The movie gets the reasons for War all wrong

The movie gets the reasons for War all wrong

Every human being living on planet Earth under Western domination intuitively understands that story on a deeply subconscious level. ‘Republic’, ‘Empire’, ‘Resistance’- these words mean something to Lucas who understood that the transition of Western ‘Kingdoms’ into ‘Republics’, their collapse into colonial ‘Empires’, and then the ‘Resistance’ to them by the people of the world was the single most important story of mankind. These words obviously mean nothing to JJ Abrams who uses the terms loosely, failing to understand that ‘forms of governance’ and ‘human freedom’ are completely at the heart of Star Wars. That’s the whole ‘Wars’ part of the name!

That epic scope of human history magnified to a Galactic scale is what gave the context for Star Wars and invested the actions of all its characters with so much significance. That’s why Ewoks exist- because they represented the Vietnamese and other such grassroots resistance movements with the lesson that a super-technological Imperial enemy could be defeated on homesoil with primitive weaponry, common sense, and natural know-how. The larger political lesson of solidarity is the backdrop of the movies: grassroots anti-colonial armies (Ewoks) ally with a diverse army of like-minded Peoples (the Resistance) who stand against Imperial power (the Empire). This coalition of fighters ally with sons and daughters (Luke and Leia) of the Empire’s top henchmen rebelling against their parents (Darth Vader) alongside societal rebels (Han Solo)… That diverse anti-imperial coalition and their strategies to triumph provide the context for the Star Wars movies and is what we FEEL at the heart of Star Wars and why it resonates like it does. You remove that political context from behind all Star Wars films and you have ‘Power Rangers’ or any other fantasy franchise…

JJ Abrams had the opportunity to re-engage this epic story at the pivotal point after the collapse of empire- incredibly this is exactly the point of history that our planet exists in now. For a real artist this is an amazing opportunity to comment and connect deeply with a contemporary subject and a global audience. But Abrams does not have the same understanding of politics and global history as Lucas. We are at a moment when collapsing Empire is attempting to re-establish domination by reconstructing its machinery and by sabotaging the life of emancipated people. We also have elites trying to re-take power by any means necessary especially from the manipulation of financial markets and fundamentalism.

Abrams had all the seeds of these possibilities with the Stormtrooper child soldiers and the rise of the fundamentalist Knights of Ren and their slavish devotion to the Legacy of Vader and the Sith. Abrams fails the test out the gate by calling a governmental army ‘The Resistance’ and by getting the reasons for the First Order all wrong. This larger political context is why Star Wars has remained relevant for 40 years, and why- despite the fact that people say they hate the prequels- those movies will continue to be watched more than Avengers and all other blockbusters put together- because they are dealing with the central issues of humankind.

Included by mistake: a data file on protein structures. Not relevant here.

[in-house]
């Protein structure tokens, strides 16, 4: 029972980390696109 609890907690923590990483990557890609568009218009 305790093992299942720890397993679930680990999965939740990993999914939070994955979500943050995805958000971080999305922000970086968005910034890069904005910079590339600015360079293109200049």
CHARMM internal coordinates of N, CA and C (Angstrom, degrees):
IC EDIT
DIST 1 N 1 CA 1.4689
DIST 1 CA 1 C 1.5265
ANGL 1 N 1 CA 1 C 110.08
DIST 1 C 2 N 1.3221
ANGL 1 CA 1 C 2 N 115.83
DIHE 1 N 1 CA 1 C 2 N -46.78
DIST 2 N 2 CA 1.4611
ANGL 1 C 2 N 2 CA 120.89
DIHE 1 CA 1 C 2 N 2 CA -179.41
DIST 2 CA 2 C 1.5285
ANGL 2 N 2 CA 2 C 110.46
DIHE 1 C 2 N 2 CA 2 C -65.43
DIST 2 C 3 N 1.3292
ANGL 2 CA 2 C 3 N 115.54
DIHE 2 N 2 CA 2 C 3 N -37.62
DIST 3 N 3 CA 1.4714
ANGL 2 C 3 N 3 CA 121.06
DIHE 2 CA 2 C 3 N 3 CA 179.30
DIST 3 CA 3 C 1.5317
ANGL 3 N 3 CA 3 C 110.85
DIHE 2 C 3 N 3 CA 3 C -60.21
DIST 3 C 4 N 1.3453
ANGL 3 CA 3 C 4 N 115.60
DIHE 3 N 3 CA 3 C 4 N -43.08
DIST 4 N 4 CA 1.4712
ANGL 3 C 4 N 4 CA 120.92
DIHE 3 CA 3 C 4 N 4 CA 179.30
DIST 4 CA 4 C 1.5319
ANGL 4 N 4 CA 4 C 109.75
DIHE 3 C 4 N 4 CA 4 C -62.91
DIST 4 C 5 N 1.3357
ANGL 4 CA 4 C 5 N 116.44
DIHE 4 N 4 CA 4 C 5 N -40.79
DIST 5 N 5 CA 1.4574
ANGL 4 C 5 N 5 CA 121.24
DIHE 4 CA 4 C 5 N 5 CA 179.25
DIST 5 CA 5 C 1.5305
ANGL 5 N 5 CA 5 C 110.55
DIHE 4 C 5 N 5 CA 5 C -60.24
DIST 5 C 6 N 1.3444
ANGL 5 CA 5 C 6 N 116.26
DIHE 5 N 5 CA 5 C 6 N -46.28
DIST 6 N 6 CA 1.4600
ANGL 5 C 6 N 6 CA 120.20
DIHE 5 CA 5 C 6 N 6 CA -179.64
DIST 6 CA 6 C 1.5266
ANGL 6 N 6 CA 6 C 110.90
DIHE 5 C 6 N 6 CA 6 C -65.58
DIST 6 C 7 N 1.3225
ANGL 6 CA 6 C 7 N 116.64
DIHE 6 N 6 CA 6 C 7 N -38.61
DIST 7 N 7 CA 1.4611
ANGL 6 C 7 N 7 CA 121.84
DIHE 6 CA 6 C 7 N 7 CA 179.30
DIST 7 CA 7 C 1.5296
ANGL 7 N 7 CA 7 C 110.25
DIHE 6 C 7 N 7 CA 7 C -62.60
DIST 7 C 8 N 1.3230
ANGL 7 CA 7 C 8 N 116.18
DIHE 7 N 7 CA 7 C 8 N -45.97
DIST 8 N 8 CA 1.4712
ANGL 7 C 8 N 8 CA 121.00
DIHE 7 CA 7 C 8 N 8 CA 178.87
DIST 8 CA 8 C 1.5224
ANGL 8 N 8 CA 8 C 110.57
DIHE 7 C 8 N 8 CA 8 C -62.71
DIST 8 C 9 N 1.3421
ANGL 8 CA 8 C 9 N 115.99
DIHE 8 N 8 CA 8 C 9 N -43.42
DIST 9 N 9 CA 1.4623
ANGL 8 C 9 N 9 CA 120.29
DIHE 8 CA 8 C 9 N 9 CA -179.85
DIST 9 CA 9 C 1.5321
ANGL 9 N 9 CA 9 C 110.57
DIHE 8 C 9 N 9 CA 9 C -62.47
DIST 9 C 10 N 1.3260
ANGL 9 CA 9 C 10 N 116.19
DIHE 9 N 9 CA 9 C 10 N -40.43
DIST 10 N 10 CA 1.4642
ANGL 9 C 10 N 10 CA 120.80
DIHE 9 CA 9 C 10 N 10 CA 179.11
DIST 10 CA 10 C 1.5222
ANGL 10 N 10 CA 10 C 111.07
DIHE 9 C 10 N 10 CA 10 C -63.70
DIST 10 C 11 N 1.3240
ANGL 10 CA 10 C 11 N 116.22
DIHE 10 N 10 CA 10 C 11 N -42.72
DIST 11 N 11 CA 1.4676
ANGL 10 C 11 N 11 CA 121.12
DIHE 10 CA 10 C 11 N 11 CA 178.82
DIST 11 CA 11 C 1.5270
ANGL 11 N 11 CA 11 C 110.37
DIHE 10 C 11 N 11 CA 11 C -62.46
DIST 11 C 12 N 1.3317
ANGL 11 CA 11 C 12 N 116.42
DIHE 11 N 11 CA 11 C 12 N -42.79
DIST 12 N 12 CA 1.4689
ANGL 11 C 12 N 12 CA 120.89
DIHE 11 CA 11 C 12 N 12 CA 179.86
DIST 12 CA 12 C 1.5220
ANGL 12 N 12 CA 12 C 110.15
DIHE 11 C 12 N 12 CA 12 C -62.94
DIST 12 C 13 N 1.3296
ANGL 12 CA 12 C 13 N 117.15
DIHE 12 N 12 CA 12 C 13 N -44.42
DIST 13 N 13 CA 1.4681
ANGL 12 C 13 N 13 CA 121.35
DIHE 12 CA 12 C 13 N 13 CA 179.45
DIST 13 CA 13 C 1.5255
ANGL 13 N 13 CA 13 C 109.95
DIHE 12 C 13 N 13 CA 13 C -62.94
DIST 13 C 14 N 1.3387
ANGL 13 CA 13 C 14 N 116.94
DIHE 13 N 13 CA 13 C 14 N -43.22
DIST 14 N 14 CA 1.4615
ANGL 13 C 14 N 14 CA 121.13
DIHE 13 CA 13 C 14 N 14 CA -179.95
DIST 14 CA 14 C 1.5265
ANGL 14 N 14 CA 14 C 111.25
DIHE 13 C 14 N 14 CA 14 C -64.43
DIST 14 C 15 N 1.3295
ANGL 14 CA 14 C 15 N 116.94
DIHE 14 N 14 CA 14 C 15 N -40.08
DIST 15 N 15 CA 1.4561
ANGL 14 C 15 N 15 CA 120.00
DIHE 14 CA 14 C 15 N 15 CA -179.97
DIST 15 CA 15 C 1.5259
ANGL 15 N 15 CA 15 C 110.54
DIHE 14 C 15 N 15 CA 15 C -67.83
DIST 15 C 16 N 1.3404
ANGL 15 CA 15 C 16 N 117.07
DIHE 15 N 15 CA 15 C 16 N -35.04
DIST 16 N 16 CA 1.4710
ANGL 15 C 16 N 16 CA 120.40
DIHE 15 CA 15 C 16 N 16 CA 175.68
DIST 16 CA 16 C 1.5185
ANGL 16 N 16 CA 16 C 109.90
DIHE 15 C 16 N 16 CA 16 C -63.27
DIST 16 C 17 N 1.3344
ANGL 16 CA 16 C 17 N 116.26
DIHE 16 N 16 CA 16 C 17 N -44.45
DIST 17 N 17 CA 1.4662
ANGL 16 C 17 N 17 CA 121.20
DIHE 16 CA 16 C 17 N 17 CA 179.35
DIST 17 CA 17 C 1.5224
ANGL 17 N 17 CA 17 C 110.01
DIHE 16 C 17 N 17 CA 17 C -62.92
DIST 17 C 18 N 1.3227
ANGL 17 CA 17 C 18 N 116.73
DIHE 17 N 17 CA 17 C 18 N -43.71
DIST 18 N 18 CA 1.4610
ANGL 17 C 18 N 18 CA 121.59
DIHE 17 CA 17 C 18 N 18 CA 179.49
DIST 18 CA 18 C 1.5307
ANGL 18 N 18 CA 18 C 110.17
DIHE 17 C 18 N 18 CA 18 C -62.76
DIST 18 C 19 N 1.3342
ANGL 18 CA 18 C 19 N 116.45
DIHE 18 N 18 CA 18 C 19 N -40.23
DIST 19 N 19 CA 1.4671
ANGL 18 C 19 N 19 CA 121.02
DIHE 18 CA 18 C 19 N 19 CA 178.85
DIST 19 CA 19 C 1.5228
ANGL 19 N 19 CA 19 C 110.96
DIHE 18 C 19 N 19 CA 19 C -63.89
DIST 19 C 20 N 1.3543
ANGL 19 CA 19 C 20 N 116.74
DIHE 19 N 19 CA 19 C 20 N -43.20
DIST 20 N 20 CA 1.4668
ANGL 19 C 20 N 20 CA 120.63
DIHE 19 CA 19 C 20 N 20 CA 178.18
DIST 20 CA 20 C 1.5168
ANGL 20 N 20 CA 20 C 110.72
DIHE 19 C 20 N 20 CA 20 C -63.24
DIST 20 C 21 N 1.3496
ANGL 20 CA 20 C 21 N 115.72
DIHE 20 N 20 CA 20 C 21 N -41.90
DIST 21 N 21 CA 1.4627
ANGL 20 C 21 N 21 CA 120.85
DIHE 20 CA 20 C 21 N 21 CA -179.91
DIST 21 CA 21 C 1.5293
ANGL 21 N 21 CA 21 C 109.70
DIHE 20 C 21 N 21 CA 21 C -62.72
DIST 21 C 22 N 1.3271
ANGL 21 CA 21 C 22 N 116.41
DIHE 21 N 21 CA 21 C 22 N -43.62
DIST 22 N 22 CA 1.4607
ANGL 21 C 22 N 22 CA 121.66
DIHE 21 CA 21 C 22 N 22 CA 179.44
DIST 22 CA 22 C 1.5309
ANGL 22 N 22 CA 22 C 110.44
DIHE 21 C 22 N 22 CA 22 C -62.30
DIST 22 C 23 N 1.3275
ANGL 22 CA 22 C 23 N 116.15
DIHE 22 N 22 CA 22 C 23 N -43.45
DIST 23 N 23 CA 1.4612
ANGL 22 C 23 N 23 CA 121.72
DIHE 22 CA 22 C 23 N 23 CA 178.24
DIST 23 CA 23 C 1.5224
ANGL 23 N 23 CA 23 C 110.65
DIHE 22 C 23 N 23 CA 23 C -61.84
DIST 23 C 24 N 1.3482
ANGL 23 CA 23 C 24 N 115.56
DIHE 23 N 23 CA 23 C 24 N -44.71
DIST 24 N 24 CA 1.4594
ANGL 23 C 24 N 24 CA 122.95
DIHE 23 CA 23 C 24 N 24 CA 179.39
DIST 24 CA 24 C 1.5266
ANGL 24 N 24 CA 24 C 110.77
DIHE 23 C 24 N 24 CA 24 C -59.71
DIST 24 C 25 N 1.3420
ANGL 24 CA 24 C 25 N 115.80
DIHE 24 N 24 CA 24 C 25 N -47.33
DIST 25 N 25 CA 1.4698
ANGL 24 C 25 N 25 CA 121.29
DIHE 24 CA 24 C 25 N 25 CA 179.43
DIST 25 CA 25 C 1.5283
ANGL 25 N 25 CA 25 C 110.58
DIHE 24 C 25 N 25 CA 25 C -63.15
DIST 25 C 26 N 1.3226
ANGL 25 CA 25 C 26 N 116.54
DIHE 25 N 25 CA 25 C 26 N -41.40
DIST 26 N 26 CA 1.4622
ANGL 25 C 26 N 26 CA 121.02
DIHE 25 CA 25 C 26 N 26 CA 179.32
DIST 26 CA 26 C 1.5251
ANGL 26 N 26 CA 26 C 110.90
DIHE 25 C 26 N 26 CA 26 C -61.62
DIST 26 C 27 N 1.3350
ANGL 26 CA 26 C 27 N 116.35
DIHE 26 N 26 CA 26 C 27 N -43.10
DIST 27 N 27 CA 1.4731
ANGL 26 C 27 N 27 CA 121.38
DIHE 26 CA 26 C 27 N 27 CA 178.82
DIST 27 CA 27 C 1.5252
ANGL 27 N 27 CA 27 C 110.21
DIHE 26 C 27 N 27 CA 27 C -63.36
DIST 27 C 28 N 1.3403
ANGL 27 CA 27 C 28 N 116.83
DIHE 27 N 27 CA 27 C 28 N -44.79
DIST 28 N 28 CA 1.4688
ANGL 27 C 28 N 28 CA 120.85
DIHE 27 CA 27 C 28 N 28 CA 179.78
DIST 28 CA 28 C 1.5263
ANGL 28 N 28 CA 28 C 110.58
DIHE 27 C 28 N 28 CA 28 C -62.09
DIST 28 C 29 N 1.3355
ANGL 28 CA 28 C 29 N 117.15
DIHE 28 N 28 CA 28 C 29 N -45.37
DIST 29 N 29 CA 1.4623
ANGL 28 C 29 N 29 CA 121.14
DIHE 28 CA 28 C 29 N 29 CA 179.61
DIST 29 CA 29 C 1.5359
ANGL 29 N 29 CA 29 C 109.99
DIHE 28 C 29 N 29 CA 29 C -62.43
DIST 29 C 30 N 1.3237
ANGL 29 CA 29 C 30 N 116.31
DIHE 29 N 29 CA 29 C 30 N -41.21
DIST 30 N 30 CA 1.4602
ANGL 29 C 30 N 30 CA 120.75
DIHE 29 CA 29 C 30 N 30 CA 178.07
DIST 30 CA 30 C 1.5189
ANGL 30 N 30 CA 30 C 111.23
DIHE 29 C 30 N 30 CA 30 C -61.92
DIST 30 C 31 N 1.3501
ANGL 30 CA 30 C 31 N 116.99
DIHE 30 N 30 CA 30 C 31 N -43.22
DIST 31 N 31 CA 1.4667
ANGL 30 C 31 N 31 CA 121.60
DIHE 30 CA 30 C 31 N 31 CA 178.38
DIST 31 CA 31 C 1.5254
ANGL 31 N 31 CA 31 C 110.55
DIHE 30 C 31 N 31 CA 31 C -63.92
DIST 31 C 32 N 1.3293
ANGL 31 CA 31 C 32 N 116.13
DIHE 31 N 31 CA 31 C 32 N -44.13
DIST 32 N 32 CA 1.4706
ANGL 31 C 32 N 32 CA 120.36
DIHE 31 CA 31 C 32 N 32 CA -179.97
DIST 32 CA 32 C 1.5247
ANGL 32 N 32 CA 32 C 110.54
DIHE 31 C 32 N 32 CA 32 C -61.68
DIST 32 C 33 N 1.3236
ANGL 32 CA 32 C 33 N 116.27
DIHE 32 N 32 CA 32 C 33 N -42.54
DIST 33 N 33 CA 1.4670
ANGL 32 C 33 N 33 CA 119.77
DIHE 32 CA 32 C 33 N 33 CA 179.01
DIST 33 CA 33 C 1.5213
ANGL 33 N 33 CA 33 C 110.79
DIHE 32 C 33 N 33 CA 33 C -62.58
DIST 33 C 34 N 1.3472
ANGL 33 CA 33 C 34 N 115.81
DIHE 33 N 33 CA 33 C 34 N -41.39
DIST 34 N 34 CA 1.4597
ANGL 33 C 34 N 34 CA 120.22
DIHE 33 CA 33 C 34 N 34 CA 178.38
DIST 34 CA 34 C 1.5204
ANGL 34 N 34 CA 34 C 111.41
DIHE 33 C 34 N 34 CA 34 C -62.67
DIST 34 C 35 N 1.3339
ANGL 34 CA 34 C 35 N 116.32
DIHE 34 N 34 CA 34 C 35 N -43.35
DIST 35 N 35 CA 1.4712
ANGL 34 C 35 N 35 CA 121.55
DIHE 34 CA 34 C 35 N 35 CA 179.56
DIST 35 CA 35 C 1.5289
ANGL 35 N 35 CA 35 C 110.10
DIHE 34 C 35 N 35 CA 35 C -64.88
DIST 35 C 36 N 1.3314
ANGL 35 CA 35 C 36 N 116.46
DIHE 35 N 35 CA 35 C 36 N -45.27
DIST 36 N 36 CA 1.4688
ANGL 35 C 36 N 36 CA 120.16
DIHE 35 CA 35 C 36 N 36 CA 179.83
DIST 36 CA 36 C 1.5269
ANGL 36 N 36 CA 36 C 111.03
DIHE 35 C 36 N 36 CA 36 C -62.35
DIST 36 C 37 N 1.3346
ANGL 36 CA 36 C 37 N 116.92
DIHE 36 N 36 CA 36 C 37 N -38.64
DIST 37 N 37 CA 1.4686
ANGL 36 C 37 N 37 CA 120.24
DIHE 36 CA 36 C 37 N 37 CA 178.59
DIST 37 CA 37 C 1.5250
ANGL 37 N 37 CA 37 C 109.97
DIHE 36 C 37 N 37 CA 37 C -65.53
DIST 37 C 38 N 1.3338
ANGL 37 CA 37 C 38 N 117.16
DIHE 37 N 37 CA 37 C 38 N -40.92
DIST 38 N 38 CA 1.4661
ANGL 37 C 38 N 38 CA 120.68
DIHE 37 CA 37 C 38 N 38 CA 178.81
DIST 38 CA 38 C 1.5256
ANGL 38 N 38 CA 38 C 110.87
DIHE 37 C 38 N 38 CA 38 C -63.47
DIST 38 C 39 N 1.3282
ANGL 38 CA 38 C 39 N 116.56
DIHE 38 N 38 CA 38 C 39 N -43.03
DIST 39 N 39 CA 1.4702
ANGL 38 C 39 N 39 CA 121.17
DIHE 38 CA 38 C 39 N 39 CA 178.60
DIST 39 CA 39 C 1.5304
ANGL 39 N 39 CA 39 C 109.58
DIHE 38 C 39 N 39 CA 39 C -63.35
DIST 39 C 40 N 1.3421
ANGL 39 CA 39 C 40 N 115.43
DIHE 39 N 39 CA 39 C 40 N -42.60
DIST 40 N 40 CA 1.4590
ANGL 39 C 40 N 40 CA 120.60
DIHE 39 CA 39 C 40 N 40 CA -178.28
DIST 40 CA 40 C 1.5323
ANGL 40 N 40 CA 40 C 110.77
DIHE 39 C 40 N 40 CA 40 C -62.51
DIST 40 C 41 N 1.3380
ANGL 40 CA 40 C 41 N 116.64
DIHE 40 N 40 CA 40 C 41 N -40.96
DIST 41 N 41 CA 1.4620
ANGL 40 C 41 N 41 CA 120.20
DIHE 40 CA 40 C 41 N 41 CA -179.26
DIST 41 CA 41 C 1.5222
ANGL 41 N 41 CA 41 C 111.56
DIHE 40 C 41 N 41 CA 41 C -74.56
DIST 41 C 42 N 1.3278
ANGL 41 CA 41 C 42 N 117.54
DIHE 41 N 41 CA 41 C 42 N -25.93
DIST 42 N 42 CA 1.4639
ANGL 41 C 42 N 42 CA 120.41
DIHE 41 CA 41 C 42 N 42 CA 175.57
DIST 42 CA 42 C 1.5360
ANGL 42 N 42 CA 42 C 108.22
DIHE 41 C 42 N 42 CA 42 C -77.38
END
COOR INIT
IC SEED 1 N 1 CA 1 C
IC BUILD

The Force Awakens premis is not big enough for a Star Wars movie- the disappearance of Luke Skywalker never seems momentous enough to hang the hat of war on. This is proven in the end when Luke appears to little emotional power. Nothing is done to show his investment in the rebuilding of the Jedi, the betrayal of Kylo Ren- his best friend and his sister’s son, the crisis in the Force that this might mean, the despair this caused, and how this relates, if at all, to the Republic reconstituting itself. If we had only seen the casualties of this it would have been enough. But nothing is shown. Luke is not important just for being Luke, he must mean something…

Lucas always showed stuff to back up the politics of his crawl. In A New Hope we immediately get a sense of the Empire, what it represents, and what it is capable of- and we get a sense of the Resistance. No such thing happens in The Force Awakens. We do not get a sense of the New Republic, of a government trying to maintain an uneasy peace after the fall of an Empire whilst the First Order rises and does damage. If you don’t have a sense of what is at stake- how are you to care about the actions of characters? Abrams does not show the Republic because he does not understand what any of these things really mean. Lucas did, and would have made the background of these sequels about the difficulty of winning Peace, and about the complexity of forming government after civil war when the surviving enemy is resorting to fundamentalist violence and is regrouping… That in fact was what the Expanded Universe books were about. Lucas always understood that the context of the story mattered as much as the star boy and star girl’s action. JJ Abrams misunderstands this entirely. His only textbook are the Star Wars movies whereas Lucas’s textbooks were all of world history, world mythology, and world culture. This lack of a sense of a larger sense of history and global mythology ultimately is what limits Abrams ability to give TFA that grander sense of design that Star Wars has at its centre.